Dozens walk out before Mike Pence's commencement address at Taylor University
A Taylor University freshman and a recent grad share their perspectives on Mike Pence chosen to give commencement address. Jenna Watson, email@example.com
UPLAND, Ind. — Dozens of graduates and faculty at Taylor University walked out of graduation exercises Saturday morning minutes before the introduction of Vice President Mike Pence, who delivered the Christian liberal arts school's commencement address.
In caps and gowns, the students and faculty rose and quietly walked down the aisle and out of the auditorium in the Kesler Student Activities Center at Taylor.
The protest, planned and discussed prior to Saturday’s ceremony, comes after faculty and students at the nondenominational Christian liberal arts school debated the appropriateness of the vice president at the commencement ceremony.
Most of Taylor's graduating class remained seated for the vice president, who received a standing ovation after the planned walkout.
Pence used the commencement address to urge a religious resolve among the Christian school’s graduates and faculty.
“Throughout most of our American history it’s been pretty easy to call yourself a Christian, but things are different now,” Pence said. “Lately, it’s become acceptable, even fashionable, to malign traditional Christian beliefs.”
He devoted other parts of his address to the Trump administration’s message on the state of the economy, the nation’s number of job openings and its low unemployment rate.
The day was exciting for graduate Emmanuel Boateng: “I know that on campus the emotions range from very positive to not very positive. No one dreams that way. But despite our differences, the whole entire campus has come to celebrate together."
Graduate Laura Rathburn was one of the students who took a different view. Prior to the ceremony, she said she planned to walk out in protest of Pence as speaker.
Rathburn had decorated the top of her graduation cap in rainbow colors and put a message on top that said, "Ally Visible For Those Who Can't Be.” Rathburn said she was disappointed in Taylor’s decision to involve Pence in the ceremony.
“I thought it was a really inappropriate decision. I think his presence makes it difficult for everyone at Taylor to feel welcomed,” she said.
Some graduates and faculty members wore stickers on their robes and hats that said, "We are Taylor too" in protest of Pence's presence. The stickers were made by faculty in the school's social work department.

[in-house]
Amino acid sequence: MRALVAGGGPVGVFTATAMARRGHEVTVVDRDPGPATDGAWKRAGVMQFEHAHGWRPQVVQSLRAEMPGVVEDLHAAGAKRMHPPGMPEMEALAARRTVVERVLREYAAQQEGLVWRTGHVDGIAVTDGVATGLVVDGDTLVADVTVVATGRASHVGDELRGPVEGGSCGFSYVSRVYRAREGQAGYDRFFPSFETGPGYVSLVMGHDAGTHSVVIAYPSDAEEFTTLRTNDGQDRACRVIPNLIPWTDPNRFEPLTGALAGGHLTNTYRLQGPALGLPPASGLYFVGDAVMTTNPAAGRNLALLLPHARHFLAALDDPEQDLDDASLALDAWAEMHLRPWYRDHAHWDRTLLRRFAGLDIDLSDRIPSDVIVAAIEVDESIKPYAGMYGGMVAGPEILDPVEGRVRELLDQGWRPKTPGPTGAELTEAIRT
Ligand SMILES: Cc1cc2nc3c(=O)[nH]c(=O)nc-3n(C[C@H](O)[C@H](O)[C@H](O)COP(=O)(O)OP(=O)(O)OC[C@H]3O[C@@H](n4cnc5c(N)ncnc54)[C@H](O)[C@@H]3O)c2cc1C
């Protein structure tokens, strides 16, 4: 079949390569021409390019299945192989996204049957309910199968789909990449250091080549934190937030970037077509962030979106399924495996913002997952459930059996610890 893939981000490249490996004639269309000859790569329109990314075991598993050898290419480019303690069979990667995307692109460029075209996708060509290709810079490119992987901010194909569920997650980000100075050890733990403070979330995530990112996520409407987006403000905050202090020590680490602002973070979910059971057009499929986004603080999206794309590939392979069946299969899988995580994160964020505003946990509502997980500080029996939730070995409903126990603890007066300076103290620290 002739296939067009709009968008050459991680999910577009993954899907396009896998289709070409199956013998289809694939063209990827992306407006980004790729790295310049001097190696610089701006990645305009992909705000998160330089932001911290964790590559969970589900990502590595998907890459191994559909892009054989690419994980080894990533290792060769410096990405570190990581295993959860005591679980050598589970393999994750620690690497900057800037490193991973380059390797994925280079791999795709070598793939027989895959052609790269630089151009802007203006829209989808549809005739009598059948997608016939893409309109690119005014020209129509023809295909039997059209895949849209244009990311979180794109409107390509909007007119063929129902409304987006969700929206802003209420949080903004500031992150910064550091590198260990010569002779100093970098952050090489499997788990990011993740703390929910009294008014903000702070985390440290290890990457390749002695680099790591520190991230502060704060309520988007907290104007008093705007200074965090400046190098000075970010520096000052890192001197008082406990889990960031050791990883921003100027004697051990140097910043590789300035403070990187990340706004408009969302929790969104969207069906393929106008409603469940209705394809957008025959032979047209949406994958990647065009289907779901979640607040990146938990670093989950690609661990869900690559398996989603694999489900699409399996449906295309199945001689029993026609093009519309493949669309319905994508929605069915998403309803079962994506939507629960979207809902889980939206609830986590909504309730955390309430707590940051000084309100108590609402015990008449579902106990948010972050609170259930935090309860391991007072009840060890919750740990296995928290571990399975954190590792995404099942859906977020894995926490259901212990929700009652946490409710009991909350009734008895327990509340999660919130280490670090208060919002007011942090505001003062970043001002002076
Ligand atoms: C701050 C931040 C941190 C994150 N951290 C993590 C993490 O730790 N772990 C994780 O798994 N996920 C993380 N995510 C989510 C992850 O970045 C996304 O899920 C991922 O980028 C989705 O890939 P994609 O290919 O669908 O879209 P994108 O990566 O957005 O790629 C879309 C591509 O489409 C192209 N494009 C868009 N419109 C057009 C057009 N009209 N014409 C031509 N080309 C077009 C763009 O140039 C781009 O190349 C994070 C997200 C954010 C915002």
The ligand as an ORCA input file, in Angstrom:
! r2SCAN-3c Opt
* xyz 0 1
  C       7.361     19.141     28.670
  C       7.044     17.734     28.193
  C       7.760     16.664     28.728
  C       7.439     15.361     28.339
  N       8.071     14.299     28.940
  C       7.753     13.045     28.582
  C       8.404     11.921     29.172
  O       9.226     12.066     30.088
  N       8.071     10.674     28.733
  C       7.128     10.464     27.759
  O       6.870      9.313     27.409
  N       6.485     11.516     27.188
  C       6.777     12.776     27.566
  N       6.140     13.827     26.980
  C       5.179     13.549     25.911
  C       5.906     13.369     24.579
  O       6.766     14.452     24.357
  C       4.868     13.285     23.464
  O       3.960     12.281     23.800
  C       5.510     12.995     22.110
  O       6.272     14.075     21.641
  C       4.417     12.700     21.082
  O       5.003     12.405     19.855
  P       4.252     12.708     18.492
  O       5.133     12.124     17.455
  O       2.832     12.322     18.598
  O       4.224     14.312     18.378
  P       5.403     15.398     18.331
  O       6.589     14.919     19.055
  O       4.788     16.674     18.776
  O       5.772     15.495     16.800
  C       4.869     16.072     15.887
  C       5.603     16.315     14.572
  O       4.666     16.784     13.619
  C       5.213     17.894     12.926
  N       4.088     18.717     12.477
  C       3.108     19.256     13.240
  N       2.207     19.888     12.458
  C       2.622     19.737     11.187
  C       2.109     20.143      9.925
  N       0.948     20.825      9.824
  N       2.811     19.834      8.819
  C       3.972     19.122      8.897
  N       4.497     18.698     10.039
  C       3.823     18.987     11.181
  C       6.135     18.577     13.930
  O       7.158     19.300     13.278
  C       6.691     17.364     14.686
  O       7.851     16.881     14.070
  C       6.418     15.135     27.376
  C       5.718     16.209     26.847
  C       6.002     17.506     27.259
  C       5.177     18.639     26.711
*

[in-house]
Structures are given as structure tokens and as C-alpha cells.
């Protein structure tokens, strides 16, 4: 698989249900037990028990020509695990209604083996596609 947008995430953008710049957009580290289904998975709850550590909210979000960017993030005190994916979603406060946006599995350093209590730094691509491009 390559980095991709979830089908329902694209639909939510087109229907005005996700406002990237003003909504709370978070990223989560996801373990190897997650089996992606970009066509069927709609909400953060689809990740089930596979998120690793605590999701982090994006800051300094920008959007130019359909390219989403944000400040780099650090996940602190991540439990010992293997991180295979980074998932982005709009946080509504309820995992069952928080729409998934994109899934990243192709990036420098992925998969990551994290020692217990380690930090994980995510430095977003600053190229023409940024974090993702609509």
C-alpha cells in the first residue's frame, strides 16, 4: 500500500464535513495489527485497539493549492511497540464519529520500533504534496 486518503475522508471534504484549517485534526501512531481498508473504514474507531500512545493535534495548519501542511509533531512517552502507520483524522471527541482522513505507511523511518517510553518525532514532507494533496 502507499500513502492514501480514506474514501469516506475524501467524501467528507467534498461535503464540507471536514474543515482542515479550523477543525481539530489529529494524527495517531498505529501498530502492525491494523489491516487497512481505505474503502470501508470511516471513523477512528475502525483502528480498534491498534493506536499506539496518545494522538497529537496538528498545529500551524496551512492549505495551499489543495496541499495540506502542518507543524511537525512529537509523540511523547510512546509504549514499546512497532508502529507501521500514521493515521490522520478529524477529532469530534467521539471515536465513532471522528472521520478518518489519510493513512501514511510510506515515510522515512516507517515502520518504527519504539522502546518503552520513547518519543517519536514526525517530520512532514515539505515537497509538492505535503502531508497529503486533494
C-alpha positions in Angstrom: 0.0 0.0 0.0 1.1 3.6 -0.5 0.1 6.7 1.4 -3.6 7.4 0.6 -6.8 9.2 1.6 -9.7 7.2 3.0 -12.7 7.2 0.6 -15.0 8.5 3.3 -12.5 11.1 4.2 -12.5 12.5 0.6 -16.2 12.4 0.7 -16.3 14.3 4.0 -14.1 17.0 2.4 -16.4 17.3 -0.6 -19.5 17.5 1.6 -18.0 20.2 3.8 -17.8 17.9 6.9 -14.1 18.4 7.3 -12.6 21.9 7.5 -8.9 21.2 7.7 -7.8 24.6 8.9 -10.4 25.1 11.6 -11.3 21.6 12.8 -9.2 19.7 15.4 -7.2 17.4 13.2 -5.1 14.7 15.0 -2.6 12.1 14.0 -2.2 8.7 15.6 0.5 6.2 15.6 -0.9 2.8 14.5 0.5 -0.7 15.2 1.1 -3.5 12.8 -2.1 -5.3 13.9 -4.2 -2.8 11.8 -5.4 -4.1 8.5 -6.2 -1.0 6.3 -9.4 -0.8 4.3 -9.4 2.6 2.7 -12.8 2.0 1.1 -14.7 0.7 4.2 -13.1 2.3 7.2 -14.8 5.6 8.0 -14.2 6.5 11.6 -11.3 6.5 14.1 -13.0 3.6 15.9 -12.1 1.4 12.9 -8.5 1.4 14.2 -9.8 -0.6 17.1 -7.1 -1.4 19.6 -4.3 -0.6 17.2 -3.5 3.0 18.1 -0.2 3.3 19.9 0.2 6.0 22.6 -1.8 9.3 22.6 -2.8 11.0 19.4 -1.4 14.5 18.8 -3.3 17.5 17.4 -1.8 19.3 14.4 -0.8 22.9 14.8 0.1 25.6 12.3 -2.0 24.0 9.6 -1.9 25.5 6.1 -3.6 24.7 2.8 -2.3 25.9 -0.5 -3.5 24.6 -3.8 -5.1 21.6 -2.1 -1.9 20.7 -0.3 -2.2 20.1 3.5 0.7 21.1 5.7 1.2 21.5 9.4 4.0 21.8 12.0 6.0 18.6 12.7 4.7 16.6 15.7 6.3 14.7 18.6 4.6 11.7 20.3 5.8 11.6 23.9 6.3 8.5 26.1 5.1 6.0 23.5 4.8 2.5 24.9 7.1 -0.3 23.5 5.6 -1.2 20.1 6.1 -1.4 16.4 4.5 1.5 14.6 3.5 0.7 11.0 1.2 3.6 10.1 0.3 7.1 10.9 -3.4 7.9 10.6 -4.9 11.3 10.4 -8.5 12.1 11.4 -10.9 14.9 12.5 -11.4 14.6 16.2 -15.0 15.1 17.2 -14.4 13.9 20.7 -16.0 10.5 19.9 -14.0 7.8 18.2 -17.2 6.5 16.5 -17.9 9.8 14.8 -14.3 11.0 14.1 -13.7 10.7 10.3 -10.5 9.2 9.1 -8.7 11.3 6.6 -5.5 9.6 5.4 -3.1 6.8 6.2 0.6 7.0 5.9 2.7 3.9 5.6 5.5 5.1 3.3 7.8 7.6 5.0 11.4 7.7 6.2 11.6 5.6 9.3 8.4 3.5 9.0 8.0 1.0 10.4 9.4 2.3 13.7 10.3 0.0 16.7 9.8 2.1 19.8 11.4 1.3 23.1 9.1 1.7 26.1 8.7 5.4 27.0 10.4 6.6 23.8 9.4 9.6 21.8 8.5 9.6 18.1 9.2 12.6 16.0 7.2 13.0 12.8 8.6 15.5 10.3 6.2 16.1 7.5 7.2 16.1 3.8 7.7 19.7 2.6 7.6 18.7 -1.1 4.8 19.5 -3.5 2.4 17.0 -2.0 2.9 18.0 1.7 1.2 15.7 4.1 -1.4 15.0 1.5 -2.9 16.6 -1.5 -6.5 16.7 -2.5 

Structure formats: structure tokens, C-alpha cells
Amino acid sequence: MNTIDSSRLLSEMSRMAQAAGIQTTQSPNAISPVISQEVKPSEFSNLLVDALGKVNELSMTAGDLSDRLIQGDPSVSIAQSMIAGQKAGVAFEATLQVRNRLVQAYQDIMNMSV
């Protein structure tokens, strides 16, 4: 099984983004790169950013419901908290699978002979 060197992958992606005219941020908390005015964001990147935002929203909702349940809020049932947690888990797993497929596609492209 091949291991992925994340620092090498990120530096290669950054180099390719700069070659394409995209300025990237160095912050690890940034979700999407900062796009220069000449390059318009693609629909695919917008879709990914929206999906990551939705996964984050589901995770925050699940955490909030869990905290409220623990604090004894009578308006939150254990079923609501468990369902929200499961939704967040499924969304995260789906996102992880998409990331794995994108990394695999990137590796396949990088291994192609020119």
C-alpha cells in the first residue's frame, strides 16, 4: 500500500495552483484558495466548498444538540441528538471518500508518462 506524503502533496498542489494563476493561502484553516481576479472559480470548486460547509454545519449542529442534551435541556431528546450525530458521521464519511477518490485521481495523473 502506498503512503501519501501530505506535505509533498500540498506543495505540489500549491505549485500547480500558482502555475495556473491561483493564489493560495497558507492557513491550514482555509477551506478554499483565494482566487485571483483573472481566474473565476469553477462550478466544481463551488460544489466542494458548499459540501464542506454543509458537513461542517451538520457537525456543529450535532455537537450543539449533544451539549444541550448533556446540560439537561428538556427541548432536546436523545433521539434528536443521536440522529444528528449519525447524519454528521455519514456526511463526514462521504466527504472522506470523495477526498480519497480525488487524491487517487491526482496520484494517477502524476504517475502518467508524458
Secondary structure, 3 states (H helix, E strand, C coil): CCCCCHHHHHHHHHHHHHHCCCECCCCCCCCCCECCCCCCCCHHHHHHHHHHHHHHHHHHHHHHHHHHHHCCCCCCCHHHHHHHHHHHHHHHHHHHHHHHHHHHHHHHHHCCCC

Pence is the first U.S. executive branch official to speak at the small Christian school of about 2,500. Four hundred and ninety-four women and men graduated Saturday.
Pence's appearance at Taylor's spring commencement elicited strong reactions among the university's faculty, students and alumni ahead of Saturday's graduation ceremony.
Thousands signed competing Change.org petitions — one asking the university to rescind the vice president's invitation to speak and the other voicing support for the school's decision.
Some critics told IndyStar they would not be opposed to the former Indiana governor speaking at the school under different circumstances. Many stressed their opposition had nothing to do with Pence being a Christian, per se.
Rather, they said, it was the university's lack of faculty or student input, concerns that his presence endorses a specific political or religious view or the matter of Pence's affiliation with President Donald Trump, who some say doesn't represent the Christian values central to the university's mission.
Amid the mixed feelings within the Taylor community, however, several people interviewed by IndyStar during the weeks leading up to his address said the controversy at the school was probably overblown.
Pence has had a busy commencement schedule this spring, having spoken last Saturday at another Christian school, Liberty University in Lynchburg, Virginia, where he warned graduates to "be ready" to face intolerance of their faith from Hollywood, the media and the secular left.
The vice president will give another address next Saturday, when he'll speak before graduating U.S. Army cadets at West Point in New York.
Follow Alexandria Burris on Twitter: @allyburris